very attached to the owner
it’s easy to raise him
adapts to different conditions
The middle spitz is a healthy and long-lived breed. Genetic diseases occur sporadically, including patellar dislocation and eye diseases (PRA, RD and cataracts).
In terms of nutrition, tips are not demanding. They eat little and are not prone to gaining weight. You can feed them with good quality ready food or prepare meals yourself.
Spitz dogs are very clean and, contrary to appearances, easy to care for. Their long, hard hair does not hold dirt and even after an autumn walk you can quickly bring it to order. Spitz must be brushed under the hair. It is worth combing the puppy often to get used to the care treatments. Comb an adult spitz once every two weeks, more often during molting.
The pointer brush is ideal for grooming the tip, and the furminator during molting. Medium spitz we take for walks in the leather or material collar or on guard braces.
The Middle Spitz is a young breed in modern understanding, since it has been a few years since its recognition, but in fact, it has an old origin. A popular theory is that European Spitz derives from the so-called peat dog ( Canis familiaris palustris), although now there are doubts. It seems that dogs of this type are the oldest breed formed in Europe and that they are the ancestors of many modern breeds, not only European (e.g. Japanese Spitz is, in fact, a breed in which German Spitz blood flows).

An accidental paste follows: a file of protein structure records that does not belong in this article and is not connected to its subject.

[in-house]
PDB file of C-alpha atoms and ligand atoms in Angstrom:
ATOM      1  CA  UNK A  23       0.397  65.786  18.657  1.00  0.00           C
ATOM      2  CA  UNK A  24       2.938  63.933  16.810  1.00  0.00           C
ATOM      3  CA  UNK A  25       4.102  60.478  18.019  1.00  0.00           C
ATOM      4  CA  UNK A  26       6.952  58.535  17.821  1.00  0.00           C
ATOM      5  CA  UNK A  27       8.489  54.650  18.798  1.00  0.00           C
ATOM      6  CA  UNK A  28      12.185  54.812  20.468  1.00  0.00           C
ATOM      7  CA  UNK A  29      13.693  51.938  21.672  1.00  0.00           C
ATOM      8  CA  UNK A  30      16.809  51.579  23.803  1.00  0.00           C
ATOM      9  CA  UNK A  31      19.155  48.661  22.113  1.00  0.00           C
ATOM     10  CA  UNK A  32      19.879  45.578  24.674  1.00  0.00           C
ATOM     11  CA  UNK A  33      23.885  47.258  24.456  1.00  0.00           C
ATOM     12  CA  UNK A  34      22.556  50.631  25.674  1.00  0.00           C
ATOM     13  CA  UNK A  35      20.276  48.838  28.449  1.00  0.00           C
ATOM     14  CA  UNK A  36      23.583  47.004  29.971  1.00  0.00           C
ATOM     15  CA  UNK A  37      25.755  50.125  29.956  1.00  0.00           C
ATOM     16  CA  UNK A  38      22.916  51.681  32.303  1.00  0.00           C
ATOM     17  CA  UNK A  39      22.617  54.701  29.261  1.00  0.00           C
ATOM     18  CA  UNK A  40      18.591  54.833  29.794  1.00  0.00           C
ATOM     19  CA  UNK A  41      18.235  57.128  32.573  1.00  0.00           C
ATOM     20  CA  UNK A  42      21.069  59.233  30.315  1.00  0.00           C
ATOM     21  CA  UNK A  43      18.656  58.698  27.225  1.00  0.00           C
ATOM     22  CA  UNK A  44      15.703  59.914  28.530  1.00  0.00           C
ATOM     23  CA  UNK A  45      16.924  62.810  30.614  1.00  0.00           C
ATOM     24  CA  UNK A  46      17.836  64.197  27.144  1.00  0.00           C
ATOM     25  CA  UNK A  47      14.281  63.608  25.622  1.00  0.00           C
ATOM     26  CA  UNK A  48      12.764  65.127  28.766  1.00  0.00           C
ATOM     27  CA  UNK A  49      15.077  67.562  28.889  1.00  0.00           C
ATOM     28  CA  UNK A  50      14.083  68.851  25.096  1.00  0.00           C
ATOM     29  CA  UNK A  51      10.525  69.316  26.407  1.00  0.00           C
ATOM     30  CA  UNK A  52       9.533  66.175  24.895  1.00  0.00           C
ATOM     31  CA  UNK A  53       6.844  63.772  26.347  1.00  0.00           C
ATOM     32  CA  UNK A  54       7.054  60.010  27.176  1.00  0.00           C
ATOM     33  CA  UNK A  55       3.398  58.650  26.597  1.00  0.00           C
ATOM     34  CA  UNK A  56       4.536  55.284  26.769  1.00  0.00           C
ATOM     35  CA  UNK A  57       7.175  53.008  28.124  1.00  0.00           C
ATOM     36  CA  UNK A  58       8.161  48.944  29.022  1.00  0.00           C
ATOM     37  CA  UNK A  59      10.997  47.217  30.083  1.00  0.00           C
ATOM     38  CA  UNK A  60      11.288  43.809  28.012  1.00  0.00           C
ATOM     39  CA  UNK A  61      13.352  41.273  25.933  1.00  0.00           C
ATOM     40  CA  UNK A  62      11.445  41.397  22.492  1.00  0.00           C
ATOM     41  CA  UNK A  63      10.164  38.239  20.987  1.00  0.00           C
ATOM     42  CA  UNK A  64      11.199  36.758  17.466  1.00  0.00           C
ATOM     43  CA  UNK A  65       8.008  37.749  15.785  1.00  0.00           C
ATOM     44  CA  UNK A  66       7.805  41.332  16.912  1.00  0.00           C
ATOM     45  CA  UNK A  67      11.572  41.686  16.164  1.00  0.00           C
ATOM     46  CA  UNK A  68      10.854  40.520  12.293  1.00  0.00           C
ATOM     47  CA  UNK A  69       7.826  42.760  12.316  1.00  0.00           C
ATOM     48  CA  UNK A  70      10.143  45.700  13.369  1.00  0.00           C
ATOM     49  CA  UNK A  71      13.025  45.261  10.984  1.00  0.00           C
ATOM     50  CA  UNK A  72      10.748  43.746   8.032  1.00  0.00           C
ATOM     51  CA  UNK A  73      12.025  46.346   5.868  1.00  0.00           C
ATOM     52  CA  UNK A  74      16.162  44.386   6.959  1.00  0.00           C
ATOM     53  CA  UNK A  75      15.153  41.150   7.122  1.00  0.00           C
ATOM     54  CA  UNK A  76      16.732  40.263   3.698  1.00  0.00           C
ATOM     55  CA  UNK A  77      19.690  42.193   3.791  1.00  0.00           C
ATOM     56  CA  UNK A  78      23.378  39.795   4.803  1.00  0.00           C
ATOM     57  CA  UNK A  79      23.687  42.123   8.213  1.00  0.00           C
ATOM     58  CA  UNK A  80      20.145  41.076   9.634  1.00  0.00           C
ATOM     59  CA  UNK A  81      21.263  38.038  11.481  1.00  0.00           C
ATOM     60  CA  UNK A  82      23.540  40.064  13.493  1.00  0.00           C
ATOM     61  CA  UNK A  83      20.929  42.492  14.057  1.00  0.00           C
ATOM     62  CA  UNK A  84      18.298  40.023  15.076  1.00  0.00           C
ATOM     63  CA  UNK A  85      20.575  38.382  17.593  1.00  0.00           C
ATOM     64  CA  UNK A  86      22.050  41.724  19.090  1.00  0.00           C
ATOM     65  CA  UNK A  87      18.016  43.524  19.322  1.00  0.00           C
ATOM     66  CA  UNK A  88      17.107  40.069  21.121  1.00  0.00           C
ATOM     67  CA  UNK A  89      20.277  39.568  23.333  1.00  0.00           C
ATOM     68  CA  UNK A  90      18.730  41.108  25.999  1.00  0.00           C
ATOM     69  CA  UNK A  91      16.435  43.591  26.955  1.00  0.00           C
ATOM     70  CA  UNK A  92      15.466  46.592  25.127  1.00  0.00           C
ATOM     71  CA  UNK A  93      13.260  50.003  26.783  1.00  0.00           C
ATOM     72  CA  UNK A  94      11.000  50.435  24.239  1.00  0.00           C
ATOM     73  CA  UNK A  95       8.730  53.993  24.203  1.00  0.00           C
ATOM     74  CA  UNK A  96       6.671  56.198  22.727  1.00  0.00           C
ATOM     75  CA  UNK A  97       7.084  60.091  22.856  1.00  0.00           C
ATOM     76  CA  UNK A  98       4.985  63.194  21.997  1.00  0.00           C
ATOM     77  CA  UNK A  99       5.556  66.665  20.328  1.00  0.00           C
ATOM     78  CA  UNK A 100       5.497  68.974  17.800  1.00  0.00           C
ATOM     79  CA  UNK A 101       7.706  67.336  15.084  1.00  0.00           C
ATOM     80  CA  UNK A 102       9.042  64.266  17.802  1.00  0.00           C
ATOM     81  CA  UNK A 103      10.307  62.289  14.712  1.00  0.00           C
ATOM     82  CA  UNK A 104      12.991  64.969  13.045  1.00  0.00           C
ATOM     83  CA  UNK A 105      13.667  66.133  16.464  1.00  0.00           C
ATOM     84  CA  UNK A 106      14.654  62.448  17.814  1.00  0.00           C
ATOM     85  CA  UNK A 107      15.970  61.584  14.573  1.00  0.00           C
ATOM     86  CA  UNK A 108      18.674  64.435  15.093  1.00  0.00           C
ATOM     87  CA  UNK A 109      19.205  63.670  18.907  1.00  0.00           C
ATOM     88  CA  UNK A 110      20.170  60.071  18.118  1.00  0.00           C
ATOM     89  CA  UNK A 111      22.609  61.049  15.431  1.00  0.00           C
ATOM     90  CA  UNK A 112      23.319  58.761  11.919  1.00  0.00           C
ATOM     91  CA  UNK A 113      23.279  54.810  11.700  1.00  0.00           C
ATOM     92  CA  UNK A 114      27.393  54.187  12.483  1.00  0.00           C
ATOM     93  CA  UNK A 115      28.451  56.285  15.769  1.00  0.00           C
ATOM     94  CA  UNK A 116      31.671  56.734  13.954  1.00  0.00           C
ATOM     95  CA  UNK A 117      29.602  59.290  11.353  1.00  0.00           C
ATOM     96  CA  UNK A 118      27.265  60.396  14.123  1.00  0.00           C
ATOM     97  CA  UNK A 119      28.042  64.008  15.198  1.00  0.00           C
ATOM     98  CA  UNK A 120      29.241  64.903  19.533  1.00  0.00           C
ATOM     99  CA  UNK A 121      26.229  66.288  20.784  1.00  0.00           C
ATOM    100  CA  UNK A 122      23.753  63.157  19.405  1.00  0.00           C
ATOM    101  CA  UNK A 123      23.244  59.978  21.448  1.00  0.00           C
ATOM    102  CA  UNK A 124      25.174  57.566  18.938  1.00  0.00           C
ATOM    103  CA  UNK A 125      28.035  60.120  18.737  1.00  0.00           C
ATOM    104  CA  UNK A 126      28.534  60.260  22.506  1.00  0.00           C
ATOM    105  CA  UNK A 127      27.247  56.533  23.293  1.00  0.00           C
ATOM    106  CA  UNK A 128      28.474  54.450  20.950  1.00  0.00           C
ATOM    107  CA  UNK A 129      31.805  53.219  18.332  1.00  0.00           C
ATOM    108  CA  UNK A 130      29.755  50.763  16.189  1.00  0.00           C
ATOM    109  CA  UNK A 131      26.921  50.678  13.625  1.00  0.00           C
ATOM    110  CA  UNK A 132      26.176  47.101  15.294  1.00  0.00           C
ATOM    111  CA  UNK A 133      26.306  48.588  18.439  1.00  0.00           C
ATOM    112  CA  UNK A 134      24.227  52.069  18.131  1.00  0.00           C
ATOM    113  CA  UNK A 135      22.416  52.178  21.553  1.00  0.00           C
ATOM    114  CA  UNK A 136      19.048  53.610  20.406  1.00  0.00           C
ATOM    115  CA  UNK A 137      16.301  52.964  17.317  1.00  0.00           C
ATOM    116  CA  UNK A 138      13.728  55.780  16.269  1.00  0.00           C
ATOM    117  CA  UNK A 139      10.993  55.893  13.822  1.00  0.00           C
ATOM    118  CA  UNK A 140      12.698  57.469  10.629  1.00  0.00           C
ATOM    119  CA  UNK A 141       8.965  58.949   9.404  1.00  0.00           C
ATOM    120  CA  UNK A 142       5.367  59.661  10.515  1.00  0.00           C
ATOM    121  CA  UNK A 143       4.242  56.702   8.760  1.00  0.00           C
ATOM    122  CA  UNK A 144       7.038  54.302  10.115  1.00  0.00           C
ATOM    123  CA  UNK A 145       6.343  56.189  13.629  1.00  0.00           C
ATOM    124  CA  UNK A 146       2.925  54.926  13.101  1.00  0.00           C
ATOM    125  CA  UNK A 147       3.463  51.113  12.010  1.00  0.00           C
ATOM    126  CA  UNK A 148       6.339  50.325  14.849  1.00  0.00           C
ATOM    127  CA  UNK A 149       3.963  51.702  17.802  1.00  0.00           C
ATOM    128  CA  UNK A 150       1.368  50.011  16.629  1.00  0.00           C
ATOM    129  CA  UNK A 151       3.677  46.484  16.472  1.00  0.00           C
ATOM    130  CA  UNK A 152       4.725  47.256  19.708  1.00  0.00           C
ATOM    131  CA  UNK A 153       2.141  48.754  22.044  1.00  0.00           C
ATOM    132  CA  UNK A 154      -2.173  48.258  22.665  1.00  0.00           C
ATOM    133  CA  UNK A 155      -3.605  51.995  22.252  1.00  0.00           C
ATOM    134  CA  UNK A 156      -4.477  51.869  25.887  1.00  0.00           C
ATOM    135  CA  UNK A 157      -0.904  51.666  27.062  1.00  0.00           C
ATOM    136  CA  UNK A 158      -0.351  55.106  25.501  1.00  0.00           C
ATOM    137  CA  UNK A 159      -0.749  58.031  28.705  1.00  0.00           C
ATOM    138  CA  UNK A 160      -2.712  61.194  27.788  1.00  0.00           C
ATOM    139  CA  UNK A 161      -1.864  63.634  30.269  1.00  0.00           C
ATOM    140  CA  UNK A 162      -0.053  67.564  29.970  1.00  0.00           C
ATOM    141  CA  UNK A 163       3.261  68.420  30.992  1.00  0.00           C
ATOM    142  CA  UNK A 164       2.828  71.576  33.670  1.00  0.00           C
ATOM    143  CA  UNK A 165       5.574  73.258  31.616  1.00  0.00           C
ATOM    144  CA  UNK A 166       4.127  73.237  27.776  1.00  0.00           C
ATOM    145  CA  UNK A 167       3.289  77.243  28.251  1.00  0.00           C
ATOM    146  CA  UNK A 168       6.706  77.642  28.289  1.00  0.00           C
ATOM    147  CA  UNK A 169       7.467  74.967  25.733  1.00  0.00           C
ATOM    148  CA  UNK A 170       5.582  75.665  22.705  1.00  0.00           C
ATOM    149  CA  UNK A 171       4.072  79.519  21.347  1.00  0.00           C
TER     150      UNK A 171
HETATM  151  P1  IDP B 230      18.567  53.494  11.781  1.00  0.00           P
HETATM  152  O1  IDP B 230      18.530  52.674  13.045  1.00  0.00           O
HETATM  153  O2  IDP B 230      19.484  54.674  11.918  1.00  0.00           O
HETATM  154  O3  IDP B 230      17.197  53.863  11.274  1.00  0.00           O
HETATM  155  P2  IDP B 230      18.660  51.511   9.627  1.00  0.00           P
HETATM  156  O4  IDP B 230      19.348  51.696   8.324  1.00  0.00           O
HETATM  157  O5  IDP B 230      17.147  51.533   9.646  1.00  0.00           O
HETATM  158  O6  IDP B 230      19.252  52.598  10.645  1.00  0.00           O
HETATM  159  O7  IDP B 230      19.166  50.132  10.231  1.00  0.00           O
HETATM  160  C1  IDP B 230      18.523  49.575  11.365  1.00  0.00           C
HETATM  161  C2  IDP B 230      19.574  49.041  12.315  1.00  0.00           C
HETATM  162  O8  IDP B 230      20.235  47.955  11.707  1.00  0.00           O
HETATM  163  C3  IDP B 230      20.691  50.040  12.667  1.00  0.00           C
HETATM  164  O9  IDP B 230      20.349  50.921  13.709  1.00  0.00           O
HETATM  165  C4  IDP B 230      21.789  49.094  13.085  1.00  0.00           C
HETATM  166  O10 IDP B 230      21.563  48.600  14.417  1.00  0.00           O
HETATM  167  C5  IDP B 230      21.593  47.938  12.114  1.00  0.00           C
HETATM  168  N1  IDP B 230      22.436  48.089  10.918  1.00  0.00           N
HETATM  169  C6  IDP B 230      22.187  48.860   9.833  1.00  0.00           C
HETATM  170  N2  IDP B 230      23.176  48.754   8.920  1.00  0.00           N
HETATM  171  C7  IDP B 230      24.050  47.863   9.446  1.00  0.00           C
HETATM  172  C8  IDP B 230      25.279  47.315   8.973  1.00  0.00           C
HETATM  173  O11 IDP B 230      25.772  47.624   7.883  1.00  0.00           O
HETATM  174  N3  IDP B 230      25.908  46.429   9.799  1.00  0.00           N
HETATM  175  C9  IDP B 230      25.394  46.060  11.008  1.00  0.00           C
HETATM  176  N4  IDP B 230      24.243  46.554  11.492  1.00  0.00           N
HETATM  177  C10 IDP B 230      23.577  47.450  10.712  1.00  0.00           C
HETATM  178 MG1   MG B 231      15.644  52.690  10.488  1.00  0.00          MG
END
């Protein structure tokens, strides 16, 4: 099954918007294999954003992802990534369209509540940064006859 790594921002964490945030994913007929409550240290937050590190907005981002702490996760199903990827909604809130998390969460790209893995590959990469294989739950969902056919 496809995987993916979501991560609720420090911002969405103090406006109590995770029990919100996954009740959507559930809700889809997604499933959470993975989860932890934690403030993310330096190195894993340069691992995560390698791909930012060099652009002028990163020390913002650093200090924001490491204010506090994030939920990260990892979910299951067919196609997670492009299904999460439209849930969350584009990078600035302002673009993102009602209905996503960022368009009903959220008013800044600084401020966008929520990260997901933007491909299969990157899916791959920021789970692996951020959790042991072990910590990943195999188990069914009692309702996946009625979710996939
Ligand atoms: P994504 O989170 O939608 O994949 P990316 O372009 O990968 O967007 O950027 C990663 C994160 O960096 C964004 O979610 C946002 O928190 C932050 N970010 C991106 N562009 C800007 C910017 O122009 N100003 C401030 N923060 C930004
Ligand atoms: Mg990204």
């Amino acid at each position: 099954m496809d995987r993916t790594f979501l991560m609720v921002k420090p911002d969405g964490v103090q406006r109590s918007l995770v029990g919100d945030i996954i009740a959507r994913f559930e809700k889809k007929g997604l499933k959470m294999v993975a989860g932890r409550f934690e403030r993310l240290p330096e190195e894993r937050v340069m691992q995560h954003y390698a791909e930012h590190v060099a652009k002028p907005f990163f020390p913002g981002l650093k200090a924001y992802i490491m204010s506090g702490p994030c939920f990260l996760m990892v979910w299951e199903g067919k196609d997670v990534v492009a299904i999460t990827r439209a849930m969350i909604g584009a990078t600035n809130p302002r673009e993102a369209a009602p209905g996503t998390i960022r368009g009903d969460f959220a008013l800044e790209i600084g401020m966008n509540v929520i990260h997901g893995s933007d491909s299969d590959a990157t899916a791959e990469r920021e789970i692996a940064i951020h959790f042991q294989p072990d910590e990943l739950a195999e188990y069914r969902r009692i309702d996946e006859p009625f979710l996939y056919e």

Over the centuries, up to the nineteenth century, German Spitz usually had the size of a modern Medium Spitz. They were such ordinary “dog dogs”, very popular as guard dogs and service dogs among peasants and workers – they were the type of dog that numerous classical writers immortalized in their works, although not always in a positive light. These animals were often despised, as it was said: “of poor condition”, just like their owners. Perhaps from this among others therefore, the first breeders of German Spitz thought that the breed should be improved and refined.